Released: 15th February 2019
* Limited to just 300 copies worldwide
* Hand numbered
* Exclusive "Fruit Punch" colour vinyl
* Includes exclusive art print
Homeshake is the solo musical project of Montreal-based singer-songwriter and musician Peter Sagar, long time member of Mac DeMarco's band. This release is on the Captured Tracks sister label Sinderlyn.
When you walk alone, you’re never lost. At least, that’s the operating principle behind Homeshake, the recording project of Peter Sagar. Over his first three albums, Sagar followed his own idiosyncratic vision, a journey that’s taken him from sturdy guitar-based indie-pop to, on 2017’s Fresh Air, a bleary-eyed take on lo-fi R&B. Now, with Helium, Sagar is putting down roots in aesthetic territory all his own. Landscape that he once viewed from a distance now forms the bedrock of his sound, and from here, he looks back out at the world as if through a light fog, composing songs that feel grounded and intimate, even as they explore a dispersed feeling of isolation.
It’s a feeling that comes through not only in the gauziness of the production, but also in the vulnerability of the songs themselves. Sagar began writing Helium shortly after completing Fresh Air, and in the middle of what he calls a “binge” reading of Haruki Murakami. It’s not hard to picture the narrator of these songs as a distinctly Murakamian character: He moves through time by himself, bemused by and insulated from a world he doesn’t quite seem to have been made for. Everyone Sagar encounters here — including himself — seems to be a step removed from present reality, whether by technology (“Anything At All”), solitude (“Just Like My”), or sweet fantasy (“Like Mariah”). The record is stitched together by a series of instrumental interludes, synthesizer explorations whose haziness adds to the suspicion that this is all an uncanny dream.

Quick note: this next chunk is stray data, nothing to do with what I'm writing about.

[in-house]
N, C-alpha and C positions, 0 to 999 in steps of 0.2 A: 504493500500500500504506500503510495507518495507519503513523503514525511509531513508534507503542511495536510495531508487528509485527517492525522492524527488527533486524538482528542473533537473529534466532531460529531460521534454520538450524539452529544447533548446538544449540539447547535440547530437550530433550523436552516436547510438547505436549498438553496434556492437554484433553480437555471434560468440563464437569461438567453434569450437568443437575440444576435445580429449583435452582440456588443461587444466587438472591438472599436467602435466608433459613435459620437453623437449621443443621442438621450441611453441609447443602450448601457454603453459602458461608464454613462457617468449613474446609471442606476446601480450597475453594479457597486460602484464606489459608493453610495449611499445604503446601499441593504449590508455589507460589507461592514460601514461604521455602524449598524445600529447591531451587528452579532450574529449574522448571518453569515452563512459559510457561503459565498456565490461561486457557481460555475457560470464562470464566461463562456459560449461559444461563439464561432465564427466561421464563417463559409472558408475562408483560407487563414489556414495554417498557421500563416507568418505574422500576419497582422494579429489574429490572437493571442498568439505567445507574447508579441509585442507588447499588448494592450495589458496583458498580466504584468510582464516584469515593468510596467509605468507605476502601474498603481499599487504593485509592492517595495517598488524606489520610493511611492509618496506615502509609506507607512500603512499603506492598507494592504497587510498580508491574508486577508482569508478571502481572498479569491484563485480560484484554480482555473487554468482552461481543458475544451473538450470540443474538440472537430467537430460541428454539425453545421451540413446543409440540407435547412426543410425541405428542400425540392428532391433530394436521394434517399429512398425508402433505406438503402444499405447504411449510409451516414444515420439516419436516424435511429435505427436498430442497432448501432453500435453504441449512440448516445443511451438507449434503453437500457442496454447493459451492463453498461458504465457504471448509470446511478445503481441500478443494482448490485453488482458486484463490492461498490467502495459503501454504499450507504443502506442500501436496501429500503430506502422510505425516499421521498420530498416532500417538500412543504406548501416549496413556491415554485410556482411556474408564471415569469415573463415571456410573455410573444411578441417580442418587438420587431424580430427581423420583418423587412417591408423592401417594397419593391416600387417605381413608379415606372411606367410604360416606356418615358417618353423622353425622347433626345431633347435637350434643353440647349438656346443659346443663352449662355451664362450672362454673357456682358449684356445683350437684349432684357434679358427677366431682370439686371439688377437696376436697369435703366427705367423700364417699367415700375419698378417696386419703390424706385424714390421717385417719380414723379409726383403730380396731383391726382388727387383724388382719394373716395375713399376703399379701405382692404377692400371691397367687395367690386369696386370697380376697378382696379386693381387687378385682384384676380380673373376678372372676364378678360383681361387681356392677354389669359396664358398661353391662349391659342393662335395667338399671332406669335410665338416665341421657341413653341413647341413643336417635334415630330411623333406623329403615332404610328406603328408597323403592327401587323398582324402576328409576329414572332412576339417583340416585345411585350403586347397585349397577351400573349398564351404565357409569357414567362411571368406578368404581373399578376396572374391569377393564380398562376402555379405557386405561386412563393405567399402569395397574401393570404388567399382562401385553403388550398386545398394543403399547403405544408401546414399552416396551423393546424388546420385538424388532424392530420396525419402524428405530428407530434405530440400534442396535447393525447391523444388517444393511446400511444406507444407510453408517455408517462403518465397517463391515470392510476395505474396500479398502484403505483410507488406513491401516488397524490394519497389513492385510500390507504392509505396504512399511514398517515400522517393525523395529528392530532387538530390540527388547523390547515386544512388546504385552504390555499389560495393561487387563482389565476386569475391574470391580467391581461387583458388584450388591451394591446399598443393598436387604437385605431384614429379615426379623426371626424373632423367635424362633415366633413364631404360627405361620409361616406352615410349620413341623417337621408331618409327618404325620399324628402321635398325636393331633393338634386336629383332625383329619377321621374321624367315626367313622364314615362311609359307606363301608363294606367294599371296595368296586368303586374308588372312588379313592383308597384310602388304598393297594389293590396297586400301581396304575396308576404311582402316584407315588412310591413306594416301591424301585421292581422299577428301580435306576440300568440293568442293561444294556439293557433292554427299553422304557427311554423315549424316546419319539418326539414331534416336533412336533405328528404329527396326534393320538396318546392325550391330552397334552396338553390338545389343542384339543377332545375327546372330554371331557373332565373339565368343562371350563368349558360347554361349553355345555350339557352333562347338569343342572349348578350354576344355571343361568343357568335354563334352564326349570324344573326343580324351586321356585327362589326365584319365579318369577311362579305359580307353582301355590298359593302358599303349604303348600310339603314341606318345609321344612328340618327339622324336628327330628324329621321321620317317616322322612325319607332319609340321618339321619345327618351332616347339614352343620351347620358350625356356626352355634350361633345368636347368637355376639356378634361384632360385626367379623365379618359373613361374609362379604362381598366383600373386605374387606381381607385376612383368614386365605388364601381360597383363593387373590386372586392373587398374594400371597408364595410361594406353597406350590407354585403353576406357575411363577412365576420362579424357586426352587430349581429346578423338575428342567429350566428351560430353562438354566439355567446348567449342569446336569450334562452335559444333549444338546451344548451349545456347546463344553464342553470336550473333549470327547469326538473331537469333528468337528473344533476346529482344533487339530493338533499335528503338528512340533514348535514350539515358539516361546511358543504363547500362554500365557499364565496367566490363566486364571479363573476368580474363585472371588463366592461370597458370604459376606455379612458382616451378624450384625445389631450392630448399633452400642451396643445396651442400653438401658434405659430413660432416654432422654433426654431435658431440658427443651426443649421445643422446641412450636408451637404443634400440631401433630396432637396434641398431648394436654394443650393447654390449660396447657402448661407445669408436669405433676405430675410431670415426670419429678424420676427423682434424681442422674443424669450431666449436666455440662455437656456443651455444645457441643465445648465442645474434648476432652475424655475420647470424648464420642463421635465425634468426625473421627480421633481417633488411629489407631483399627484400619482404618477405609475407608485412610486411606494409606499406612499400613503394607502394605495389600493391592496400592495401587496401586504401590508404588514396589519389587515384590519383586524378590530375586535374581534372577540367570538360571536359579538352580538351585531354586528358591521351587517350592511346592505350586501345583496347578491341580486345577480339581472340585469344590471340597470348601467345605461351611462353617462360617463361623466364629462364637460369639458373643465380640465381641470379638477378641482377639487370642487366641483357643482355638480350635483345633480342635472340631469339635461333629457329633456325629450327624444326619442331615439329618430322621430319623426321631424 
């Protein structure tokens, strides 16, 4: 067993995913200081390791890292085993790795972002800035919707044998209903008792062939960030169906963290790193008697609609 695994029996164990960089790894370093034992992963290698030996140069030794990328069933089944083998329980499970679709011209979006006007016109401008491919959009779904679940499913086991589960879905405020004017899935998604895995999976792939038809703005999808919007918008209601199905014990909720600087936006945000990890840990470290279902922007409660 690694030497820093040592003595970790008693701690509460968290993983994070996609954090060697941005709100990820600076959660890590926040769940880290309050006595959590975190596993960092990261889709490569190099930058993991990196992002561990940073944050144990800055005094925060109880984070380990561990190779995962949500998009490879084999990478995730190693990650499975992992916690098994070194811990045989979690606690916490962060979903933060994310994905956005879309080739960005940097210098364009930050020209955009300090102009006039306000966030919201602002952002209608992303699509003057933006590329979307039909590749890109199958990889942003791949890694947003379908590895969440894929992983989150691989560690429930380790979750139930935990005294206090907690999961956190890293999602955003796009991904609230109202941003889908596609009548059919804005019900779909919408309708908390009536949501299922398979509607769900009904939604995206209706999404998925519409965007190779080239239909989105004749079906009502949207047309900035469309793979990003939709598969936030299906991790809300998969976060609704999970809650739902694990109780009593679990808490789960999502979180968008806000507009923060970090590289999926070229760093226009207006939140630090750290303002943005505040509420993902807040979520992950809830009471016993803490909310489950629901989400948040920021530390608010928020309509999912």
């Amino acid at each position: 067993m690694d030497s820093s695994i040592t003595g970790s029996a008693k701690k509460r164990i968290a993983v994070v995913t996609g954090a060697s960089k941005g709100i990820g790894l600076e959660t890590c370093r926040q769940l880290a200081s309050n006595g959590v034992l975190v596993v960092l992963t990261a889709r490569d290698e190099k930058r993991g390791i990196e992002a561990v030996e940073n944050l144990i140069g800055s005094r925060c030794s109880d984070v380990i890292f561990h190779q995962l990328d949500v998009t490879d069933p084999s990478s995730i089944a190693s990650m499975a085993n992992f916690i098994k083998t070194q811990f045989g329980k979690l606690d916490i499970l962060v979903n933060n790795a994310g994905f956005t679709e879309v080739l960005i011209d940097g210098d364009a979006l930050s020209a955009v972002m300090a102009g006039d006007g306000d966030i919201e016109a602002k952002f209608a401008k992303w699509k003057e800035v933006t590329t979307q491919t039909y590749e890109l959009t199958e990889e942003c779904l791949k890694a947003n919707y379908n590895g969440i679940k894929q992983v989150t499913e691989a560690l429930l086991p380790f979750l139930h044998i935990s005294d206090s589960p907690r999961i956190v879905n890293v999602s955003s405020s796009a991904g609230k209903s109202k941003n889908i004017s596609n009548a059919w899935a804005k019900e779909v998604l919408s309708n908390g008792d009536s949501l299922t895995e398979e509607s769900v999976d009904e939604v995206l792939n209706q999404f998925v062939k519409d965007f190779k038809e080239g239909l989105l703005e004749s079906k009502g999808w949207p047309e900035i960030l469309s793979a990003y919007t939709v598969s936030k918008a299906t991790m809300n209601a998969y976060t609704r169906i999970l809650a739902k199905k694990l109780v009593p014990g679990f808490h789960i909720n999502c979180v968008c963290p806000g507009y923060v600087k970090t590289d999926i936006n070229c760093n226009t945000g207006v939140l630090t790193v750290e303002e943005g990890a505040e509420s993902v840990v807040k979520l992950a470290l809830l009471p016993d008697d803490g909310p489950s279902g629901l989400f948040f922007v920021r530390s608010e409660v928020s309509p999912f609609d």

A budding interest in ambient and experimental music — particularly Visible Cloaks, DJs Paypal and Rashad, and Jlin — pushed him to tinker with the micro-sounds that surround the songs here. It’s a process he found creatively invigorating; even the tinkling boom-bap of Young Thug informs “All Night Long.” It’s a far cry from the chorus-laden guitars of his earlier work. “Ever since I started introducing synthesizers into my music, I’ve gotten more interested in texture,” he says. “I’d hit a creative dead end [with guitars], so synths took over.” The warm chords of a Roland Juno 60 form the album’s base, and gave him a clean palette with which to work. “No tape hiss, no humming power outlets and shitty mixing boards,” as he puts it. “Everything just came out nice and pure.”
Still, for all the growth it demonstrates, Helium is at its core a singer-songwriter’s record made by someone who doesn’t feel beholden to any particular set of sounds, textures, or instruments to get his point across. In that sense, it feels closer to the bone, at once assured of its vision and remarkably vulnerable. It’s perhaps our purest view yet of Homeshake’s home country.